Last weekend marked my first solo trip. I decided to start slow by taking a one-hour flight up to Portland, Maine for Memorial Day weekend.
Being an independent introvert, I was excited to travel alone. I could go anywhere, see anything, not answer to anyone! Which is funny, considering that my greatest highlights from the trip ended up being my interactions with PEOPLE.
I’ve spent almost two years in New York, which, despite being full of complex individuals, is a city that silently discourages eye contact or interactions with strangers. It’s simply Not Done. It took a four-day stint in Maine to remind me that people are INTERESTING. Each person is a walking encyclopedia of experiences, feelings, emotions, thoughts. People make the world go ‘round.
So many more people talk to you when you’re traveling alone, too. When you’re part of a group or even just a pair, you inadvertently create this invisible buffer that dissuades most people from bothering you. When you’re solo, you’re approachable.
Then, on the other side of the board, when you’re vacationing alone, you start to crave human interaction. Being alone forces you to ENGAGE. It’s funny how you have to go cold turkey on some things before you realize just how important they were to you in the first place. I talked to more people in a single weekend than I had for the previous month, and I was the one that prompted most of those interactions.
Honestly, I feel like I should treat my experience like a writing exercise, where I take this sampling of people and craft a short story about each of them, or something to that effect. Just look at this selection:
1. I was walking along the cobblestones in Old Port when I, in true Emme fashion, tripped and stumbled for a few steps. I recovered and kept walking. But then I noticed this older man standing off to my right. He kept making this strange motion with his upper body, and it took me a good twenty seconds to realize that he was imitating my near-fall. We made eye contact; I watched his eyes crinkle as he tried to hold the mirth in. We both cracked up laughing at the same time. “I was trying to be discreet, man!” I exclaimed, still laughing, as I walked closer to him. He held out his hand for a high five, I reciprocated, and then simply kept going.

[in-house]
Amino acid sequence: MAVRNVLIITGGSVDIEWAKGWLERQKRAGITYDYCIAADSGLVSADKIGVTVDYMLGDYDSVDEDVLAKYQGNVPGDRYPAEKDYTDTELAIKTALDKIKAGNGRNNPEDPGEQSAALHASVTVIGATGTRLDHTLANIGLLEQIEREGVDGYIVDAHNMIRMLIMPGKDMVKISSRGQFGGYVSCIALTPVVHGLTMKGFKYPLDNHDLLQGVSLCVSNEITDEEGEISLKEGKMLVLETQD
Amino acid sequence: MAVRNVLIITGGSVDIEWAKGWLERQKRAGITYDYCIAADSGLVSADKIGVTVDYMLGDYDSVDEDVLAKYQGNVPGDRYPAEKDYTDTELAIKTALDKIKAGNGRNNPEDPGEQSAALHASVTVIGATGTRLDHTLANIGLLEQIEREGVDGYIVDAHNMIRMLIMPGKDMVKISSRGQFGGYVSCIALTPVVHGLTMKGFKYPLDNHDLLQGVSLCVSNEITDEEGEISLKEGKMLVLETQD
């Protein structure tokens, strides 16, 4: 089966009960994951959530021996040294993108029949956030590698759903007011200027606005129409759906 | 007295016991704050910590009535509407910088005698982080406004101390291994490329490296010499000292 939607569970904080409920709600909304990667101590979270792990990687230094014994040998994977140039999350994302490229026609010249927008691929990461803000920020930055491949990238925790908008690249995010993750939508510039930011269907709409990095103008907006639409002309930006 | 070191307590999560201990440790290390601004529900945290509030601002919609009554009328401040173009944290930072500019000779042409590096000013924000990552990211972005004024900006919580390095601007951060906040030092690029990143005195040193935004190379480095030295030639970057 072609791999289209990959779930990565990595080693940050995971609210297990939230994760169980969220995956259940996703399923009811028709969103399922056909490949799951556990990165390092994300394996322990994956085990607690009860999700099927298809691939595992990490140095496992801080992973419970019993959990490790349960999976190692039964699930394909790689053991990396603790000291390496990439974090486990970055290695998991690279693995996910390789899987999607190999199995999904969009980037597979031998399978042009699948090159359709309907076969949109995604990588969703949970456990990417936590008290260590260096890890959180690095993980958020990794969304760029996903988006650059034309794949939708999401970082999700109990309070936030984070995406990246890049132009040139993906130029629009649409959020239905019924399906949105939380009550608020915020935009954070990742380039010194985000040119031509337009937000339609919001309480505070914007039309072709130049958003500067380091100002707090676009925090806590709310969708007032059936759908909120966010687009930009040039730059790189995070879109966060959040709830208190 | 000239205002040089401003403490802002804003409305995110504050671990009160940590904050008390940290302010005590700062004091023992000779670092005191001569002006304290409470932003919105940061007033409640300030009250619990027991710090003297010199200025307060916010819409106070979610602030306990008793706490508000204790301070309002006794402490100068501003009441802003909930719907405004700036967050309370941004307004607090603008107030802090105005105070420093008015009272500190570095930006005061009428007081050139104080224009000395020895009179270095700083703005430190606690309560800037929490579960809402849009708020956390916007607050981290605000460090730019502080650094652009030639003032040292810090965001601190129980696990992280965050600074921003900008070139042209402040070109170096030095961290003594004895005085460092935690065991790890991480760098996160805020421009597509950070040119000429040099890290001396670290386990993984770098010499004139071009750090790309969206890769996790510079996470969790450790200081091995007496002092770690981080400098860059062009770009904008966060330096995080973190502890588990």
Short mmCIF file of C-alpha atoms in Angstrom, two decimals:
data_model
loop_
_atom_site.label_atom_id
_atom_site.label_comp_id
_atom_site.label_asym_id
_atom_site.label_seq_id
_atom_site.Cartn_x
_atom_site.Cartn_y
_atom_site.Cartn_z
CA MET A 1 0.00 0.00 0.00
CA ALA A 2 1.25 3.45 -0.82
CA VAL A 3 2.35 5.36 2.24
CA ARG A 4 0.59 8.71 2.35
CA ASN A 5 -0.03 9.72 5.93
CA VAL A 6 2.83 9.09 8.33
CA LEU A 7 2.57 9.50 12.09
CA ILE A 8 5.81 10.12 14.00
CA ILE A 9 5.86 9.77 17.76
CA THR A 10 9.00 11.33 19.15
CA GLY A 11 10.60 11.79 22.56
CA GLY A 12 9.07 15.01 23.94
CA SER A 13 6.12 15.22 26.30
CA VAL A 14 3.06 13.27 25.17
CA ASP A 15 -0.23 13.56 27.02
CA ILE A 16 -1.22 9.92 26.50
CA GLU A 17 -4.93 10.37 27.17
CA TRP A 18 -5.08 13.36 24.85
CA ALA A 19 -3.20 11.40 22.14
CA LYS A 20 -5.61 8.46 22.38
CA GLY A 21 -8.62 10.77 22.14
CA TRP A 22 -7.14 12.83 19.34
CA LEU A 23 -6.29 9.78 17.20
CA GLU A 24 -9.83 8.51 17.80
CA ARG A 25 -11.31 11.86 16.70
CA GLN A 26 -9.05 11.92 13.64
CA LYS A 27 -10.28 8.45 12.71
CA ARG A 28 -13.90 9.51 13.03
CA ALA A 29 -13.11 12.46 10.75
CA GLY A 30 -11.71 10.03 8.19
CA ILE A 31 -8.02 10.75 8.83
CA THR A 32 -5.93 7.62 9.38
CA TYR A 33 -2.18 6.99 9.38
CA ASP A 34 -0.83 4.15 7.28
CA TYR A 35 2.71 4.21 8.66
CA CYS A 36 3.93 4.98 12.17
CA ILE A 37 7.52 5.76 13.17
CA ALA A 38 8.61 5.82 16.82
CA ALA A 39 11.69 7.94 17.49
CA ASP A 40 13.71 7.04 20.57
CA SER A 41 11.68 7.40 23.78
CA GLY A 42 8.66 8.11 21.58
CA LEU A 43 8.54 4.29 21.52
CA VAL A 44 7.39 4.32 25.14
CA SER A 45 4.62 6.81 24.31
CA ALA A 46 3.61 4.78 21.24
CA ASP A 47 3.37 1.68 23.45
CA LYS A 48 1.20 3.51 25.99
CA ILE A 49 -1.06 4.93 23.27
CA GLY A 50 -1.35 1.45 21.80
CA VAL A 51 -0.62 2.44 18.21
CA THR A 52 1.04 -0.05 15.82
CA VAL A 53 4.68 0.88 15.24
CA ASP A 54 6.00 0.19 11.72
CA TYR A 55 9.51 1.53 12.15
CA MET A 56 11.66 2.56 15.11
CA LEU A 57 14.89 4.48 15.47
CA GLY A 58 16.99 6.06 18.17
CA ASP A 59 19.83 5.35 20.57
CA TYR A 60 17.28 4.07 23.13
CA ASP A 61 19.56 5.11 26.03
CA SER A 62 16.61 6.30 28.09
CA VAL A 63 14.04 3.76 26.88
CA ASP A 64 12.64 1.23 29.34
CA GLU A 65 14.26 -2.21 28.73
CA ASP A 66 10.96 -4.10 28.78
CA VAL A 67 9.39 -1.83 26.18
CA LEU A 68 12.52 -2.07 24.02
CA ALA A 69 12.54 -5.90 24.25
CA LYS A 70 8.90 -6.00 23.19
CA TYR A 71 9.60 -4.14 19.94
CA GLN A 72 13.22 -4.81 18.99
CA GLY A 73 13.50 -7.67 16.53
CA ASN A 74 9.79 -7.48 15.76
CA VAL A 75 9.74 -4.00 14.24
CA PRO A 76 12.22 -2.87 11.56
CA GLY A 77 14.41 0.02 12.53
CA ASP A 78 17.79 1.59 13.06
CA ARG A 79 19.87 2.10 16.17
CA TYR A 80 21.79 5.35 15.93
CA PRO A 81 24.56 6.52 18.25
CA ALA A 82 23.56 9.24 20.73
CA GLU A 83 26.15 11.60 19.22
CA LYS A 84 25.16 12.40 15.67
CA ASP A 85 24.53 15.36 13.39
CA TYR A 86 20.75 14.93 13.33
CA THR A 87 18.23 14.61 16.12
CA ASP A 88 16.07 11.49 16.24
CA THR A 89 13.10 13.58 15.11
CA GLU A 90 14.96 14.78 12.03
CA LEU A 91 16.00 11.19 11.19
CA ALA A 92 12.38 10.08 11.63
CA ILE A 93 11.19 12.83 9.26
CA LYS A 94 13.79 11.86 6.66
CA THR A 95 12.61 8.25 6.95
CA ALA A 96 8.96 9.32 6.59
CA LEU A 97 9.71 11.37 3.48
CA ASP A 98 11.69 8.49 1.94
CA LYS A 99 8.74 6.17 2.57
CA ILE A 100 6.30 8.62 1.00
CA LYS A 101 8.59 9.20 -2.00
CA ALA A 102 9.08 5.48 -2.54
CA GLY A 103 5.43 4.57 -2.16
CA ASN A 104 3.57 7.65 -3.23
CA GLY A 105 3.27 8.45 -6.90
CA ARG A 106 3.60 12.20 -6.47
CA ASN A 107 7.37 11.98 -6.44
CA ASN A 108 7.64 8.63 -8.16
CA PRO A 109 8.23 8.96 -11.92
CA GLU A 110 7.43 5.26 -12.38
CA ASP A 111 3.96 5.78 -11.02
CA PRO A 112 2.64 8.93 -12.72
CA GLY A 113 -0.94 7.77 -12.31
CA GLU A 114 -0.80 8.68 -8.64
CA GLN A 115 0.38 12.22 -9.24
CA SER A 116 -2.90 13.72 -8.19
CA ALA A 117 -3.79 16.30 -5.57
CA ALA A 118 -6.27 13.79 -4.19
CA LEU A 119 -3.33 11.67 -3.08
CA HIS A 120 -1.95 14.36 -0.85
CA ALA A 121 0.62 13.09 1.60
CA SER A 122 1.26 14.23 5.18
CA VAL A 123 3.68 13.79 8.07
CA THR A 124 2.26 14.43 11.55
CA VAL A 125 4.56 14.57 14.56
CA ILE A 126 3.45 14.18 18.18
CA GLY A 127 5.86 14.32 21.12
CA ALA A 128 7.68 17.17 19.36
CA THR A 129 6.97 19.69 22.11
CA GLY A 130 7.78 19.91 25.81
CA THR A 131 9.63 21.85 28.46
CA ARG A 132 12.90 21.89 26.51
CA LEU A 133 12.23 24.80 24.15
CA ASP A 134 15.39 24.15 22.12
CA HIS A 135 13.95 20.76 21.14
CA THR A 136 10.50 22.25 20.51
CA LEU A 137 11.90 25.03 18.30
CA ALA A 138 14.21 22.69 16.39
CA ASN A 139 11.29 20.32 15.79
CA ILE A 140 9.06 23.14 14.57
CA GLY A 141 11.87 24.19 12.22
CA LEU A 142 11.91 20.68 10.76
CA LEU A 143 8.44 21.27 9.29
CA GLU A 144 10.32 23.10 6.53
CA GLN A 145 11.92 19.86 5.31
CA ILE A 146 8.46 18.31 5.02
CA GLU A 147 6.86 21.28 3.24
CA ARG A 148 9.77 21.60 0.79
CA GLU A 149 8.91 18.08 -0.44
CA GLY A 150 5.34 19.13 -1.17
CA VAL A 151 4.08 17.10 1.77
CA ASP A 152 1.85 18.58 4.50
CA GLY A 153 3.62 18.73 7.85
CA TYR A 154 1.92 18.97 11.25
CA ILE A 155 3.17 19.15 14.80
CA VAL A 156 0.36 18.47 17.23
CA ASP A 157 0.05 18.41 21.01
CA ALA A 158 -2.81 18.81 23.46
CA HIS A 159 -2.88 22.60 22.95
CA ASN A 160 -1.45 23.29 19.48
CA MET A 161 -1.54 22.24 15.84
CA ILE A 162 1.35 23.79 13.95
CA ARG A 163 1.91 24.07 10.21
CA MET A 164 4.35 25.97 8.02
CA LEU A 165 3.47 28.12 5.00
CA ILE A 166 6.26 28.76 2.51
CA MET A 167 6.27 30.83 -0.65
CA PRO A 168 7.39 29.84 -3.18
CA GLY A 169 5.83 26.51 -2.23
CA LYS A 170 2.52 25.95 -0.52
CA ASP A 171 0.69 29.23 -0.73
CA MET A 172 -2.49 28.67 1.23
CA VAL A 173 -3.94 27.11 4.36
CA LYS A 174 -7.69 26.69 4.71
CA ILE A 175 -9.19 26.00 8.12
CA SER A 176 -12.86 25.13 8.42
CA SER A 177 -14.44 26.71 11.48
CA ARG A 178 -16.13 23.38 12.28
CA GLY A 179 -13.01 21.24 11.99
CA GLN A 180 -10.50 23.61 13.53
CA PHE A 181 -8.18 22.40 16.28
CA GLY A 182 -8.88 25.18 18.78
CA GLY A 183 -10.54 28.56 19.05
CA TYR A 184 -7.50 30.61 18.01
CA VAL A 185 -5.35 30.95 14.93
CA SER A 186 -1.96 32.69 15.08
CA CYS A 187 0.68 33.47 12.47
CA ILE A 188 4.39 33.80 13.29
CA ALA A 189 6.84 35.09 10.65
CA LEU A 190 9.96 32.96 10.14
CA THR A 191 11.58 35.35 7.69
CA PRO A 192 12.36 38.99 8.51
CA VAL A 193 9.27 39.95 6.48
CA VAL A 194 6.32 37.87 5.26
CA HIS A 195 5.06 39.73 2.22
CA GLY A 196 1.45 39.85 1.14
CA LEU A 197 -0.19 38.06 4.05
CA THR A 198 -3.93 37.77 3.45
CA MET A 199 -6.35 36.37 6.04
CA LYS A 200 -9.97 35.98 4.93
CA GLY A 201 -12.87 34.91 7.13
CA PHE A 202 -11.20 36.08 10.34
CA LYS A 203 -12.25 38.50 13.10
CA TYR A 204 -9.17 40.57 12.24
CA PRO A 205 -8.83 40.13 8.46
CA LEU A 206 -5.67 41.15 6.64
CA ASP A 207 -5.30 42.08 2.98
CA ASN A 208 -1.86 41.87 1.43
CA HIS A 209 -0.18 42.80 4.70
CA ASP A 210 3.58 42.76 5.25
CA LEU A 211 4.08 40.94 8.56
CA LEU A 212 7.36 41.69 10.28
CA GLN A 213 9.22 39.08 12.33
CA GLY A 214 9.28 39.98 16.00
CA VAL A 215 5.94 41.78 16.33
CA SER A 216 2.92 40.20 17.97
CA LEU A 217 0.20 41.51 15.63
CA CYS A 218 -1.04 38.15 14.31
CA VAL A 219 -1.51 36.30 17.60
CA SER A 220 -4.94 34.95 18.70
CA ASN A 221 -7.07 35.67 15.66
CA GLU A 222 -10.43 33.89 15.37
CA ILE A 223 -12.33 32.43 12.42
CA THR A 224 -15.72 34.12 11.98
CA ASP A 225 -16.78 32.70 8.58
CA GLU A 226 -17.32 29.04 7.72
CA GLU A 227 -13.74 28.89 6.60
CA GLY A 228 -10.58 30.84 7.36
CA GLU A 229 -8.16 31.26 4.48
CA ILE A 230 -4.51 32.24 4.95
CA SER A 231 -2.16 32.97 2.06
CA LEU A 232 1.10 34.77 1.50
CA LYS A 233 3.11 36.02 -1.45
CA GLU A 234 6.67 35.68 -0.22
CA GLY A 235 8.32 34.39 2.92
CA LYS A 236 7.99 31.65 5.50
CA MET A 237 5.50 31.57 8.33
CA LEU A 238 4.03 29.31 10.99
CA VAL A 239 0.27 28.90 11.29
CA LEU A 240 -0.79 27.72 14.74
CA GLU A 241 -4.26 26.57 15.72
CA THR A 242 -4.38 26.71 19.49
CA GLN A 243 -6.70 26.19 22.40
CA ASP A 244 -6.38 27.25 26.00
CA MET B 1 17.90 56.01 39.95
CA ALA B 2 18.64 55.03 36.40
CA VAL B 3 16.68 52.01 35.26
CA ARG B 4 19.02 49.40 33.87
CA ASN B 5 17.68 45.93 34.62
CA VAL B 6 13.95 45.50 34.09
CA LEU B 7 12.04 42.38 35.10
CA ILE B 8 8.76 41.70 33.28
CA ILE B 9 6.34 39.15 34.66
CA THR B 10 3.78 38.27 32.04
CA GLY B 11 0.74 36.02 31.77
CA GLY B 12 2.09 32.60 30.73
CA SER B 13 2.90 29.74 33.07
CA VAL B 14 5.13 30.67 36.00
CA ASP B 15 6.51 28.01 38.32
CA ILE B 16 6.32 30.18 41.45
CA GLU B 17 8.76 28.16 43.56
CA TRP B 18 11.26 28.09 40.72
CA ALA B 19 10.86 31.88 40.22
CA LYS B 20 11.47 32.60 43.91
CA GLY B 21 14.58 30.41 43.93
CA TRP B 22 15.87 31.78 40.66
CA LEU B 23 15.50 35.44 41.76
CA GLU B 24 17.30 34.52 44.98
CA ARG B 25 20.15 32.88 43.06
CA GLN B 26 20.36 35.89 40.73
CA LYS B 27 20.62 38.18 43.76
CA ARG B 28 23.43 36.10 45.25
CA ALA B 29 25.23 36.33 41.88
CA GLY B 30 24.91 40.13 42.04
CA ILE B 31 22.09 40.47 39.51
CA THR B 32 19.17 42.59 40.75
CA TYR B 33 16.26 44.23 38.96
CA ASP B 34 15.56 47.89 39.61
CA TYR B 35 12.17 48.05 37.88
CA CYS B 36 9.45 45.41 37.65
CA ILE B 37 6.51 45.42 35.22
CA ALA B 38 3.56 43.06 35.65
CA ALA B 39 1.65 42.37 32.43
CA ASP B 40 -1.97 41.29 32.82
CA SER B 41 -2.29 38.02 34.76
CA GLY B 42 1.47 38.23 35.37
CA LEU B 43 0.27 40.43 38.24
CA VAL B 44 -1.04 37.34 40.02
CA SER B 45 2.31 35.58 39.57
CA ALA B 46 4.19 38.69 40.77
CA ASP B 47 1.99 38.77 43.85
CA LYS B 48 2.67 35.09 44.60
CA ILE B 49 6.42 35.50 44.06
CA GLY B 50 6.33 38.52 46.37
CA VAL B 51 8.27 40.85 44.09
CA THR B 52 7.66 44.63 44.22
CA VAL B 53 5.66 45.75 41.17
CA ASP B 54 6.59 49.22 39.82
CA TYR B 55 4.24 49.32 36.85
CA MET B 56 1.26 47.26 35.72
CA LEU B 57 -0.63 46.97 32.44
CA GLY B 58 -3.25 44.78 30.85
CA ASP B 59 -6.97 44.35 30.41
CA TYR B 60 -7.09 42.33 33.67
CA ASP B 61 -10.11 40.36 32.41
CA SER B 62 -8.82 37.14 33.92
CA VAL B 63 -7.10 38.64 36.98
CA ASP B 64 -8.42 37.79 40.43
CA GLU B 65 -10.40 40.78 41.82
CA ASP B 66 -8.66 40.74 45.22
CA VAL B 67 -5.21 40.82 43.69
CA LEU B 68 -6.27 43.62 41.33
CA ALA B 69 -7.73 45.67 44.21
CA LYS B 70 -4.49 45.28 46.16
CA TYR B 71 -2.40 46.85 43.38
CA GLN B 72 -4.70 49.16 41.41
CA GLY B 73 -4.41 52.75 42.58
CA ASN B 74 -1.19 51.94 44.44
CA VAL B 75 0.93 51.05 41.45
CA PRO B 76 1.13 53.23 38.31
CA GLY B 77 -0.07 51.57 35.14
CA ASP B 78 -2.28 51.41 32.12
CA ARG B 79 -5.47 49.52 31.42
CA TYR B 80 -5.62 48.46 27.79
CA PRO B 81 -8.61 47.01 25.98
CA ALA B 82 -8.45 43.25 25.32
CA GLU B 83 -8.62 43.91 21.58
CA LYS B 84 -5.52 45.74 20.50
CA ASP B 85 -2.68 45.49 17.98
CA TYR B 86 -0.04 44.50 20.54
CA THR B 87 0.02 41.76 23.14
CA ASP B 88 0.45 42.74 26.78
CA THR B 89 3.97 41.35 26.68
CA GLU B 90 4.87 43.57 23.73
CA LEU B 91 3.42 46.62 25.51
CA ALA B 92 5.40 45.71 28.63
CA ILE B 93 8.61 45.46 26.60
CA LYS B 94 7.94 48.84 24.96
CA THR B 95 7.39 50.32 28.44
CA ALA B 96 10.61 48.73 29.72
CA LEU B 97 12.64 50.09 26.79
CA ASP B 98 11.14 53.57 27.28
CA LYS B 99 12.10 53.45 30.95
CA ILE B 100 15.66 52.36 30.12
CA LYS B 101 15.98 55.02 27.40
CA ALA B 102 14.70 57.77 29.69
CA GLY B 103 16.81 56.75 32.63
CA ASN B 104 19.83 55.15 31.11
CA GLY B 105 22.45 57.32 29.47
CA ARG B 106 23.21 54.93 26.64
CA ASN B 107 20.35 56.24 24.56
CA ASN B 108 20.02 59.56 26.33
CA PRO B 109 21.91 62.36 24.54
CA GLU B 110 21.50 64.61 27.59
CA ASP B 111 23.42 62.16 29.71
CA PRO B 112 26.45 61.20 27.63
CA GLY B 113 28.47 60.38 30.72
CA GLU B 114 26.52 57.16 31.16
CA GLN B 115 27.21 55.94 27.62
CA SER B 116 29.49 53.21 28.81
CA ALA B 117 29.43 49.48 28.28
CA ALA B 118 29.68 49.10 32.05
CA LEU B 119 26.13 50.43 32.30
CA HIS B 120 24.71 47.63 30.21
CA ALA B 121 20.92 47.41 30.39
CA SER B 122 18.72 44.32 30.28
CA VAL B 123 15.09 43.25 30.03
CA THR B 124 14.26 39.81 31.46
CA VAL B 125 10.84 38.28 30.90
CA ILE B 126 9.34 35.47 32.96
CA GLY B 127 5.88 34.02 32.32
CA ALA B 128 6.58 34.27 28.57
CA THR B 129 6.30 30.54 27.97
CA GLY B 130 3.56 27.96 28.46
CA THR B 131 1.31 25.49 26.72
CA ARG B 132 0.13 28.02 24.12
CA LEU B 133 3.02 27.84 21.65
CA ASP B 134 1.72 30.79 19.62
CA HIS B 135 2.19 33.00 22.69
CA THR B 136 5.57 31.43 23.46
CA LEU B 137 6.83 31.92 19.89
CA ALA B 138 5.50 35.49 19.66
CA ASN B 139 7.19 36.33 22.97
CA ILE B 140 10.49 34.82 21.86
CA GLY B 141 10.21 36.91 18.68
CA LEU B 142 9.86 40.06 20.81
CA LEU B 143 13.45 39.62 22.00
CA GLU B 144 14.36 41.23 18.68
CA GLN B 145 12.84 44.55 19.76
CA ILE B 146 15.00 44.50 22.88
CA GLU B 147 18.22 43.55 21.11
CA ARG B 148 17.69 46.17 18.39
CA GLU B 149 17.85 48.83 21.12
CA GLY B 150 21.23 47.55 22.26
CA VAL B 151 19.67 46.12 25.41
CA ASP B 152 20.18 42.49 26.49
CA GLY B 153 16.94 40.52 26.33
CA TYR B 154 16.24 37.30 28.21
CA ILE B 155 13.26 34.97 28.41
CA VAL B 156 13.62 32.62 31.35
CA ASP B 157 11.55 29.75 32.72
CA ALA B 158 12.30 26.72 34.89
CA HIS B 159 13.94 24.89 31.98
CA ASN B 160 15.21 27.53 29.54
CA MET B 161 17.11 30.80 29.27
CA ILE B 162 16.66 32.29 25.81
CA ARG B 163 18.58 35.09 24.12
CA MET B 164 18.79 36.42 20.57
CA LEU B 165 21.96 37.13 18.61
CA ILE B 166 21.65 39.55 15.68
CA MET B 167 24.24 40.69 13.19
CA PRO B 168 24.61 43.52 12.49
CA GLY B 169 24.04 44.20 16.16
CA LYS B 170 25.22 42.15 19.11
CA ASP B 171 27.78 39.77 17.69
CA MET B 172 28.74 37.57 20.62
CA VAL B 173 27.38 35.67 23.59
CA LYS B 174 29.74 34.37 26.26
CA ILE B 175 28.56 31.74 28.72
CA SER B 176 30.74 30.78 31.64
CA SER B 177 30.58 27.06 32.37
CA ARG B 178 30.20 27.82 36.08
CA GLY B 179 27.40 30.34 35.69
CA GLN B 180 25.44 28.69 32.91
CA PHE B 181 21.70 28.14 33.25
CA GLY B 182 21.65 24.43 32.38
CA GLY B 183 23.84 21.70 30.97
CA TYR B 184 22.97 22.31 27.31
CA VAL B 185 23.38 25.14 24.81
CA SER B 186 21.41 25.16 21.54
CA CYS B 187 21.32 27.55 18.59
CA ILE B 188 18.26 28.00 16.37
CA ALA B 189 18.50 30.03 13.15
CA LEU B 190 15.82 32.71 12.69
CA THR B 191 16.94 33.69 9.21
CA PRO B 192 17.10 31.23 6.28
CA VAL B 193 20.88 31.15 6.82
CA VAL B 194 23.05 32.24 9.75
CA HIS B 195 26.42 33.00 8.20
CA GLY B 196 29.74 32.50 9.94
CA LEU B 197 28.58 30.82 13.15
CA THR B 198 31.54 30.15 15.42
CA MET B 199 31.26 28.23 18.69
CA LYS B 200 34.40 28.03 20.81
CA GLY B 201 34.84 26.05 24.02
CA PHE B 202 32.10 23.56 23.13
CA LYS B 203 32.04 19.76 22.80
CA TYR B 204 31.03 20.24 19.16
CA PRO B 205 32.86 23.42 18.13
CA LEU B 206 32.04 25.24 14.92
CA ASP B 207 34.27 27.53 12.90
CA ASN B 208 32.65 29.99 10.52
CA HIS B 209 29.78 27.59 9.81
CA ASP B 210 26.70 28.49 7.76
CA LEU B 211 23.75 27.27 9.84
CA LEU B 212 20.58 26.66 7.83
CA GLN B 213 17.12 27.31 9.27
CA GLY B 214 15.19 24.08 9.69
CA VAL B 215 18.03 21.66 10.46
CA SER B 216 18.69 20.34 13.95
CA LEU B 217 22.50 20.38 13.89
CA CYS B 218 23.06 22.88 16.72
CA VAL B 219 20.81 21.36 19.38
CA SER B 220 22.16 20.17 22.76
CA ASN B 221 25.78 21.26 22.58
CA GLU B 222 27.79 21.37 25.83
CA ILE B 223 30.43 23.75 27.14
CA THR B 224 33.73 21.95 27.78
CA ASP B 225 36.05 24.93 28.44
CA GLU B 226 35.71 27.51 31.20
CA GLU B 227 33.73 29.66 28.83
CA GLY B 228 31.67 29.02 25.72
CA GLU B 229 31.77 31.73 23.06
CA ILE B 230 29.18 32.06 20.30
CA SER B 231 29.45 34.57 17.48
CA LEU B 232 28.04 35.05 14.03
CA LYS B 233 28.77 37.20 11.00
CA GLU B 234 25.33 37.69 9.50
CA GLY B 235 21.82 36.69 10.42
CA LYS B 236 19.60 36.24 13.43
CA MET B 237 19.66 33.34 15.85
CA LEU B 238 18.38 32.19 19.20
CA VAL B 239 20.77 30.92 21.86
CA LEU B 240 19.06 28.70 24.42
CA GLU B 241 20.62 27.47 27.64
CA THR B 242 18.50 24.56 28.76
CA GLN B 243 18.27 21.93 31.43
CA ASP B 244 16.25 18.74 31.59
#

2. My Uber driver during a trip in South Portland, who spoke in clipped, accented sentences. Curious, I asked him where he was from. “Russia. Been in Portland…20 years.”
3. The owner of a gelato shop in Old Port. She moved from Italy to Portland five years ago, specifically to open up a proper gelateria. She proudly talked about her son, who is attending school down in Florida because he “hates the cold in Portland.”
4. Aaron and Glenn, the two Texan men, that I met at the lobster shack down at Cape Elizabeth. I had chuckled at their attempts to take a proper selfie. “Don’t laugh at us! We’re tourists!” “No worries, I’m a tourist, too. Nebraska.” “Texas.”